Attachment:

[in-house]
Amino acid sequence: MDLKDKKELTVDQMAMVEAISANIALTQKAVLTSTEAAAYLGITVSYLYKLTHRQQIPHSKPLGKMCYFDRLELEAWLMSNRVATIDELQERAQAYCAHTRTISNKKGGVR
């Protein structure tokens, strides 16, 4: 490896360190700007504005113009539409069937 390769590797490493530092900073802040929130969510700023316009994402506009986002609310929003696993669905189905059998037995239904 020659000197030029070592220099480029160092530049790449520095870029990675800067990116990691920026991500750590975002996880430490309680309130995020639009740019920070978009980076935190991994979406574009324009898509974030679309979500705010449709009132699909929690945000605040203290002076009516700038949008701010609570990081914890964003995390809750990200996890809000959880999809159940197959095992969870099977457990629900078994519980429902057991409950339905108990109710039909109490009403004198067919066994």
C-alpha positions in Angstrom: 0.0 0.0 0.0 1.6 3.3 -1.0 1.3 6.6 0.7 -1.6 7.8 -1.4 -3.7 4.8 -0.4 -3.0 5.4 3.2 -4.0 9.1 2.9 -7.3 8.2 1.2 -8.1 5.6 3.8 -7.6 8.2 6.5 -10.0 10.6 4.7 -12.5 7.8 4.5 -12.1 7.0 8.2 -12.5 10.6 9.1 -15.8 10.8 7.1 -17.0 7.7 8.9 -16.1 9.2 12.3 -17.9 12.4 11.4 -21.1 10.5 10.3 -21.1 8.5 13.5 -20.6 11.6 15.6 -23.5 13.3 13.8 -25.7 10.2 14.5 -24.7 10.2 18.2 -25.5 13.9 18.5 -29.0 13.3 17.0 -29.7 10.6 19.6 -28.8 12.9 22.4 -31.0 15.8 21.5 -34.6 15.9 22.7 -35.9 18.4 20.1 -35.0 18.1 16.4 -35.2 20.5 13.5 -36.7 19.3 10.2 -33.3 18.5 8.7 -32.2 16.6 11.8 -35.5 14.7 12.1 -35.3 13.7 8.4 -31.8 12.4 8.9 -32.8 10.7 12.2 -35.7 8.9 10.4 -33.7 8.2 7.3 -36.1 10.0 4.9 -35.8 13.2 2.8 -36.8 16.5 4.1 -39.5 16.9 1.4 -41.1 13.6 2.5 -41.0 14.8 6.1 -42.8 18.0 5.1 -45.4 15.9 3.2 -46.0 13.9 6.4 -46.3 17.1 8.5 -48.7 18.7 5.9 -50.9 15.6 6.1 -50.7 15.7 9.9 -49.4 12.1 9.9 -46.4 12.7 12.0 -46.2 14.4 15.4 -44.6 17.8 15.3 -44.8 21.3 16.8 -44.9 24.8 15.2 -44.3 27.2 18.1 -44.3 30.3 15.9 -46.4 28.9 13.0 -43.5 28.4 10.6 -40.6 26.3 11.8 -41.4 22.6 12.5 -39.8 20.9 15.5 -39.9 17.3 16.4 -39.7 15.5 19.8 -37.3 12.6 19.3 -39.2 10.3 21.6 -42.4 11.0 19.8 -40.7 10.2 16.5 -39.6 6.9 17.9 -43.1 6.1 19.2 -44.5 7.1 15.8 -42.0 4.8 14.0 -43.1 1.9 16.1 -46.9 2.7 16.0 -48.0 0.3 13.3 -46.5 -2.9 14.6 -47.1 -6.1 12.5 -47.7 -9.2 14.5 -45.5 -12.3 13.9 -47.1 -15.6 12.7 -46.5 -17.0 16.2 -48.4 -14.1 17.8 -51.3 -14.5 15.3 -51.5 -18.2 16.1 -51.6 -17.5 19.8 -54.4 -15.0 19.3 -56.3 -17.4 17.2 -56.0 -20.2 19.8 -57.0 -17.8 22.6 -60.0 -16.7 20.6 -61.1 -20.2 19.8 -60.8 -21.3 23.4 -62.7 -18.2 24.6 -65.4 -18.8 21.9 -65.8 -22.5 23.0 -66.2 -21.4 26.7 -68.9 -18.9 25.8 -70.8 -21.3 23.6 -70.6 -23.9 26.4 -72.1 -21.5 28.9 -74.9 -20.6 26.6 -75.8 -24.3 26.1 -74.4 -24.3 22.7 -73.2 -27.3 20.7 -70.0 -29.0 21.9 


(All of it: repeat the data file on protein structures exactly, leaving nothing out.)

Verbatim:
[in-house]
Amino acid sequence: MDLKDKKELTVDQMAMVEAISANIALTQKAVLTSTEAAAYLGITVSYLYKLTHRQQIPHSKPLGKMCYFDRLELEAWLMSNRVATIDELQERAQAYCAHTRTISNKKGGVR
């Protein structure tokens, strides 16, 4: 490896360190700007504005113009539409069937 390769590797490493530092900073802040929130969510700023316009994402506009986002609310929003696993669905189905059998037995239904 020659000197030029070592220099480029160092530049790449520095870029990675800067990116990691920026991500750590975002996880430490309680309130995020639009740019920070978009980076935190991994979406574009324009898509974030679309979500705010449709009132699909929690945000605040203290002076009516700038949008701010609570990081914890964003995390809750990200996890809000959880999809159940197959095992969870099977457990629900078994519980429902057991409950339905108990109710039909109490009403004198067919066994």
C-alpha positions in Angstrom: 0.0 0.0 0.0 1.6 3.3 -1.0 1.3 6.6 0.7 -1.6 7.8 -1.4 -3.7 4.8 -0.4 -3.0 5.4 3.2 -4.0 9.1 2.9 -7.3 8.2 1.2 -8.1 5.6 3.8 -7.6 8.2 6.5 -10.0 10.6 4.7 -12.5 7.8 4.5 -12.1 7.0 8.2 -12.5 10.6 9.1 -15.8 10.8 7.1 -17.0 7.7 8.9 -16.1 9.2 12.3 -17.9 12.4 11.4 -21.1 10.5 10.3 -21.1 8.5 13.5 -20.6 11.6 15.6 -23.5 13.3 13.8 -25.7 10.2 14.5 -24.7 10.2 18.2 -25.5 13.9 18.5 -29.0 13.3 17.0 -29.7 10.6 19.6 -28.8 12.9 22.4 -31.0 15.8 21.5 -34.6 15.9 22.7 -35.9 18.4 20.1 -35.0 18.1 16.4 -35.2 20.5 13.5 -36.7 19.3 10.2 -33.3 18.5 8.7 -32.2 16.6 11.8 -35.5 14.7 12.1 -35.3 13.7 8.4 -31.8 12.4 8.9 -32.8 10.7 12.2 -35.7 8.9 10.4 -33.7 8.2 7.3 -36.1 10.0 4.9 -35.8 13.2 2.8 -36.8 16.5 4.1 -39.5 16.9 1.4 -41.1 13.6 2.5 -41.0 14.8 6.1 -42.8 18.0 5.1 -45.4 15.9 3.2 -46.0 13.9 6.4 -46.3 17.1 8.5 -48.7 18.7 5.9 -50.9 15.6 6.1 -50.7 15.7 9.9 -49.4 12.1 9.9 -46.4 12.7 12.0 -46.2 14.4 15.4 -44.6 17.8 15.3 -44.8 21.3 16.8 -44.9 24.8 15.2 -44.3 27.2 18.1 -44.3 30.3 15.9 -46.4 28.9 13.0 -43.5 28.4 10.6 -40.6 26.3 11.8 -41.4 22.6 12.5 -39.8 20.9 15.5 -39.9 17.3 16.4 -39.7 15.5 19.8 -37.3 12.6 19.3 -39.2 10.3 21.6 -42.4 11.0 19.8 -40.7 10.2 16.5 -39.6 6.9 17.9 -43.1 6.1 19.2 -44.5 7.1 15.8 -42.0 4.8 14.0 -43.1 1.9 16.1 -46.9 2.7 16.0 -48.0 0.3 13.3 -46.5 -2.9 14.6 -47.1 -6.1 12.5 -47.7 -9.2 14.5 -45.5 -12.3 13.9 -47.1 -15.6 12.7 -46.5 -17.0 16.2 -48.4 -14.1 17.8 -51.3 -14.5 15.3 -51.5 -18.2 16.1 -51.6 -17.5 19.8 -54.4 -15.0 19.3 -56.3 -17.4 17.2 -56.0 -20.2 19.8 -57.0 -17.8 22.6 -60.0 -16.7 20.6 -61.1 -20.2 19.8 -60.8 -21.3 23.4 -62.7 -18.2 24.6 -65.4 -18.8 21.9 -65.8 -22.5 23.0 -66.2 -21.4 26.7 -68.9 -18.9 25.8 -70.8 -21.3 23.6 -70.6 -23.9 26.4 -72.1 -21.5 28.9 -74.9 -20.6 26.6 -75.8 -24.3 26.1 -74.4 -24.3 22.7 -73.2 -27.3 20.7 -70.0 -29.0 21.9 